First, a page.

Voices and Bodies: The Afterlife of the Unborn

Voices and Bodies: The Afterlife of the Unborn This article discuses the fate of a special class of child, the unborn, in the afterlife, as well as the gradual criminalization of abortion in Antiquity. Particular attention is paid to a possible prohibition of abortion in Orphism that may underpin the nekyiai in P. Bon. 4. and Vergil Aen . 6. Then it turns to depictions of the aborted in the Apocalypse of Peter and its late antique off spring to show how the aborted fetus gradually acquires a visible body and an articulate voice. At the same time, the theology of sentiment works out its solutions to mitigate the problem of the innocent in hell. The fate of the almost bodiless fetus in the Resurrection became a bone of contention by the early 5th C. The satirical questions posed Christians about the resurrection of the unborn may first have been raised by Porphyry. His interest in the embryo and its ensoulment in the Pros Gauron are adduced as evidence. Attention is drawn to Augustine's doubts about the status and fate of the human embryo, and some reasons are suggested about why he hesitated to adopt an unambiguous “human from conception” position. In the 5th C., after the Pelagian controversy, attention began to shift from the unborn to the unbaptized, who dominate the nekyiai of the Middle Ages. The rise of the Mizuko kuyō cult in Japan shows astonishing parallels to what happened in Late Antiquity. http://www.deepdyve.com/assets/images/DeepDyve-Logo-lg.png Numen Brill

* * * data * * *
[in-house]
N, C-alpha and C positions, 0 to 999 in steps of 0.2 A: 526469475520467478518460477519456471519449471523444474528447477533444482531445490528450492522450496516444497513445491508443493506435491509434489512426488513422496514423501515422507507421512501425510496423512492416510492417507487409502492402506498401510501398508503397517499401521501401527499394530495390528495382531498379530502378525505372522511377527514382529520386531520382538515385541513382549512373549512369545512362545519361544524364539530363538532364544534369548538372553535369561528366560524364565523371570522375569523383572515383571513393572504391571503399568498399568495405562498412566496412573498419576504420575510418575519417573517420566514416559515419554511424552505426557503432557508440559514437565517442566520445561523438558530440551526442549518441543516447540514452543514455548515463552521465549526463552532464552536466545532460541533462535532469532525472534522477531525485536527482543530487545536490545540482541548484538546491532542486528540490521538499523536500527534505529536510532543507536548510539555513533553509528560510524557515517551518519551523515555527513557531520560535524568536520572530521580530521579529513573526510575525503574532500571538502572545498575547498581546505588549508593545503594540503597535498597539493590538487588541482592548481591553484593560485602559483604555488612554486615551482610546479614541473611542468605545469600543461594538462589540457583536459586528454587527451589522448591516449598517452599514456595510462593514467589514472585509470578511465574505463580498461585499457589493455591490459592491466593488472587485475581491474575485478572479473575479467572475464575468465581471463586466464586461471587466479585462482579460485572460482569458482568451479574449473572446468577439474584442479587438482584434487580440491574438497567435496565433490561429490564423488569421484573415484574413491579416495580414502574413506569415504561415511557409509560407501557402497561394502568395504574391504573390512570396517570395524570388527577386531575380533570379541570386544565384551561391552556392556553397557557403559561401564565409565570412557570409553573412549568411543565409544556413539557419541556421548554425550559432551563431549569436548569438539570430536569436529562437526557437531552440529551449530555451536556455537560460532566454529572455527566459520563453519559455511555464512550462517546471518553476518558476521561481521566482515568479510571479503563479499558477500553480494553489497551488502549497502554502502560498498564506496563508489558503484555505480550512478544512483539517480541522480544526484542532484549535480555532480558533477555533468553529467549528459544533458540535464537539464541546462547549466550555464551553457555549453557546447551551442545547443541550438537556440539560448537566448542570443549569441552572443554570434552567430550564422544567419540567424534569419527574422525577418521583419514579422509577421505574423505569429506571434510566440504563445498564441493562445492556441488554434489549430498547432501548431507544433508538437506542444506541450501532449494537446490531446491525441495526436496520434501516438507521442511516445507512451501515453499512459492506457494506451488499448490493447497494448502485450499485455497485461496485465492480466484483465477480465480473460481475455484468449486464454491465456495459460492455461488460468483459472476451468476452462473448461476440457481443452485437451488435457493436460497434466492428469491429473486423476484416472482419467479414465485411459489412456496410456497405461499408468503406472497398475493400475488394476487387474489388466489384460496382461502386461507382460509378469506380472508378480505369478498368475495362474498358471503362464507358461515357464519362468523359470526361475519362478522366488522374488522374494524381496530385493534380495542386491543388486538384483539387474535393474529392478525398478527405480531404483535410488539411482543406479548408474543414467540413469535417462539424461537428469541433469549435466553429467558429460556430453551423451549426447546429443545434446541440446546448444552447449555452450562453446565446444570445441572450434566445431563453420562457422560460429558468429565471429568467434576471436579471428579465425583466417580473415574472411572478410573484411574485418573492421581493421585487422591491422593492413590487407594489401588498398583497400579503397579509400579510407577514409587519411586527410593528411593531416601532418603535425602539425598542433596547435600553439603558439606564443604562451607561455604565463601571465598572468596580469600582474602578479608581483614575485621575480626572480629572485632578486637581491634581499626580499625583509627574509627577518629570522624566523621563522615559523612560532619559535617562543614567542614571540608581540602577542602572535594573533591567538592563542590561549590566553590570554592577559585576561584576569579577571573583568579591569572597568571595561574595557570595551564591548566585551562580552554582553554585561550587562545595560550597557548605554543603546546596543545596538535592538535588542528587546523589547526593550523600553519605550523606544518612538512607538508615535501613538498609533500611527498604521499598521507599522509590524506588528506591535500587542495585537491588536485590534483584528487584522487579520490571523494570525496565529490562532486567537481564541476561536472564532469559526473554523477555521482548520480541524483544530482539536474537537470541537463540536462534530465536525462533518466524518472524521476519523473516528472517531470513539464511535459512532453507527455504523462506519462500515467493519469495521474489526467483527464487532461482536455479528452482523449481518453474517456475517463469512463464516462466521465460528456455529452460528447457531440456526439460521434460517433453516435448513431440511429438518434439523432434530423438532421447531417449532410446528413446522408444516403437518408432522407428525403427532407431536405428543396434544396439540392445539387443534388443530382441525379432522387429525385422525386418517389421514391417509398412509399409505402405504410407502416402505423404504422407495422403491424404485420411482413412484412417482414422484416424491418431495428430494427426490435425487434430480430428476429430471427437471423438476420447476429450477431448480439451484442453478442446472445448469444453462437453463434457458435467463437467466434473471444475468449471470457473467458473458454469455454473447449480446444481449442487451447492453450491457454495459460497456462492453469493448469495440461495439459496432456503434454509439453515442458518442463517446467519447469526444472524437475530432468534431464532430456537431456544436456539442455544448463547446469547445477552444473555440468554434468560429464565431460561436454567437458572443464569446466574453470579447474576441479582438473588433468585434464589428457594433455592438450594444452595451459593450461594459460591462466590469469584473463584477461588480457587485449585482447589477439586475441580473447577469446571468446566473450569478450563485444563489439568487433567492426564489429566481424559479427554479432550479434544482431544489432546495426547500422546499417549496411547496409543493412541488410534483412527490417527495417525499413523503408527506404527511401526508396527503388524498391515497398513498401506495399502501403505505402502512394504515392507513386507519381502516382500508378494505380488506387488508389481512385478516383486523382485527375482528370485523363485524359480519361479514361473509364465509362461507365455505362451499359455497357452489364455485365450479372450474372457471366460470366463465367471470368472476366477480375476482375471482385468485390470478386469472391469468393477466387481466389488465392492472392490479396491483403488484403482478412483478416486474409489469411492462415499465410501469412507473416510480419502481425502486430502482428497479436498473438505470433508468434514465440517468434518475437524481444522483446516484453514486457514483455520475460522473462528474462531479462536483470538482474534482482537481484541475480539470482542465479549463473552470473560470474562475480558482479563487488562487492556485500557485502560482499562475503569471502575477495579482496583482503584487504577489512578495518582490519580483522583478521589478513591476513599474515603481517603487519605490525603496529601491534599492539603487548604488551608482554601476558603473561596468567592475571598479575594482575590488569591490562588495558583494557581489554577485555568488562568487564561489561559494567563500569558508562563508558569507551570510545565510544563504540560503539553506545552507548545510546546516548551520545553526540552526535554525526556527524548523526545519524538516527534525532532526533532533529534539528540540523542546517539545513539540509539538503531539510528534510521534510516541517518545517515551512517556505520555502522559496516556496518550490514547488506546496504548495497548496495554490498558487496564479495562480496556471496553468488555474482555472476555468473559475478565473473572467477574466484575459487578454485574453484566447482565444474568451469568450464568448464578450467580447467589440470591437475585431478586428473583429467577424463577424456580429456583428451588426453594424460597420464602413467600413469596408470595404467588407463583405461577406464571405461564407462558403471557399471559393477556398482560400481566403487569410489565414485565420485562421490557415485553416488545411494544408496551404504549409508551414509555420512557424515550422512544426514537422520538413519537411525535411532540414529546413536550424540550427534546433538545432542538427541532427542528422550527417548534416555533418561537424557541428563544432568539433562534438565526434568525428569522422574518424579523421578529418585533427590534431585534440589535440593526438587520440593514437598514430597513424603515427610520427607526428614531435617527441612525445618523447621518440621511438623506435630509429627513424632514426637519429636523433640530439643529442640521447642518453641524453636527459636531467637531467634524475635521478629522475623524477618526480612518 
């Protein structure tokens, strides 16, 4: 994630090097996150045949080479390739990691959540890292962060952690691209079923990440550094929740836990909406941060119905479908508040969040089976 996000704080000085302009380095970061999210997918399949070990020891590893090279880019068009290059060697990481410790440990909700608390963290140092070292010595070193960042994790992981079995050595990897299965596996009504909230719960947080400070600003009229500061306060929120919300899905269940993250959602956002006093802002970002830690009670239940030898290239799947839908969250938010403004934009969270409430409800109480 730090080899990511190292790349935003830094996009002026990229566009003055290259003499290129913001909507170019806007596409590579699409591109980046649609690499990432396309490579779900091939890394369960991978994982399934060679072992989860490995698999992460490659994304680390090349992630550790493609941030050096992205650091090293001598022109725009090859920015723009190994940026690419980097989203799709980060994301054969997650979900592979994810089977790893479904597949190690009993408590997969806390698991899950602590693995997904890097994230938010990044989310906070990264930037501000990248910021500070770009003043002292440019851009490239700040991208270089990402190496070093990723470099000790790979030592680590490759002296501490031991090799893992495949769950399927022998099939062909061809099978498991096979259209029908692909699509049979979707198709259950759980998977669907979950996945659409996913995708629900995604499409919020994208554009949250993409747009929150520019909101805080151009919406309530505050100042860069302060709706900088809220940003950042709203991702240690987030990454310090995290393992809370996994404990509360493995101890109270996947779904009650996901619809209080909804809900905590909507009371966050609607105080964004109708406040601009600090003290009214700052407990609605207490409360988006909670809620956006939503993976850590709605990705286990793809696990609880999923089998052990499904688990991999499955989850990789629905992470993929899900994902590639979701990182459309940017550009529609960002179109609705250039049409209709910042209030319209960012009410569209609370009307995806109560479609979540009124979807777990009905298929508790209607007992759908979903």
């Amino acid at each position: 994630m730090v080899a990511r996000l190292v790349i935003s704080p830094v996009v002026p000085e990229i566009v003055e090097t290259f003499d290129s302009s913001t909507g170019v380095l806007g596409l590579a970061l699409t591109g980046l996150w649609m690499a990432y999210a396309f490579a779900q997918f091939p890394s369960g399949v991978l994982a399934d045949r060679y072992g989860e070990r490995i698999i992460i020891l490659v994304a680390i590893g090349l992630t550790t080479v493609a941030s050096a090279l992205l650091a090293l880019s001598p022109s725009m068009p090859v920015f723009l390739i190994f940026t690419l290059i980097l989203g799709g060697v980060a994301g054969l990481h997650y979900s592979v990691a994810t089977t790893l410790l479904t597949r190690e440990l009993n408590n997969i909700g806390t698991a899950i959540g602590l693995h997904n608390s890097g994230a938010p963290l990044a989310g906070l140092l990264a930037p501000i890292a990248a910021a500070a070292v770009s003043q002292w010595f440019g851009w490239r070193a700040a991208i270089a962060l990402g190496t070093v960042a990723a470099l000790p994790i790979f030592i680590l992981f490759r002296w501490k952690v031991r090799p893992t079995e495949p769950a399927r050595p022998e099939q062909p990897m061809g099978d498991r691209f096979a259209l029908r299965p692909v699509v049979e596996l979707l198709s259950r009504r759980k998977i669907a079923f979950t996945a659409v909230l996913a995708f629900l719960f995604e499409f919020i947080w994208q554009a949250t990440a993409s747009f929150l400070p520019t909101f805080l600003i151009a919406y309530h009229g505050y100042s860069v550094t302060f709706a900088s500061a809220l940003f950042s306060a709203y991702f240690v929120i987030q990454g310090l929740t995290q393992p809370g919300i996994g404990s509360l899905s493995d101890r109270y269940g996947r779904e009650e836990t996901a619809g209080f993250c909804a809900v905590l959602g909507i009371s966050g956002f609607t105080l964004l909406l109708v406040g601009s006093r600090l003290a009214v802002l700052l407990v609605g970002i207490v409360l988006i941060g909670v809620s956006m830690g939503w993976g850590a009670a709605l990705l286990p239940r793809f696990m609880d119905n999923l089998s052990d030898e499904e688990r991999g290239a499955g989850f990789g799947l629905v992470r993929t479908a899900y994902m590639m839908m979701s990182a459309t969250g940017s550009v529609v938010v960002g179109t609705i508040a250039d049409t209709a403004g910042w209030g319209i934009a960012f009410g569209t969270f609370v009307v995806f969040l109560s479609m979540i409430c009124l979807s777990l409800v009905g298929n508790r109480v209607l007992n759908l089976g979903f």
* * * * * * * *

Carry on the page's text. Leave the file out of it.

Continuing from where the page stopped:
Voices and Bodies: The Afterlife of the Unborn

Numen , Volume 56 (2-3): 326 – Jan 1, 2009

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Publisher
BRILL
Copyright
© 2009 Koninklijke Brill NV, Leiden, The Netherlands
ISSN
0029-5973
eISSN
1568-5276
D.O.I.
10.1163/156852709X405035
Publisher site
See Article on Publisher Site

Abstract

This article discuses the fate of a special class of child, the unborn, in the afterlife, as well as the gradual criminalization of abortion in Antiquity. Particular attention is paid to a possible prohibition of abortion in Orphism that may underpin the nekyiai in P. Bon. 4. and Vergil Aen . 6. Then it turns to depictions of the aborted in the Apocalypse of Peter and its late antique off spring to show how the aborted fetus gradually acquires a visible body and an articulate voice. At the same time, the theology of sentiment works out its solutions to mitigate the problem of the innocent in hell. The fate of the almost bodiless fetus in the Resurrection became a bone of contention by the early 5th C. The satirical questions posed Christians about the resurrection of the unborn may first have been raised by Porphyry. His interest in the embryo and its ensoulment in the Pros Gauron are adduced as evidence. Attention is drawn to Augustine's doubts about the status and fate of the human embryo, and some reasons are suggested about why he hesitated to adopt an unambiguous “human from conception” position. In the 5th C., after the Pelagian controversy, attention began to shift from the unborn to the unbaptized, who dominate the nekyiai of the Middle Ages. The rise of the Mizuko kuyō cult in Japan shows astonishing parallels to what happened in Late Antiquity.

Journal

NumenBrill

Published: Jan 1, 2009

Keywords: RESURRECTION; CHRISTIANITY; HELL; ABORTION; FETUS; ORPHISM

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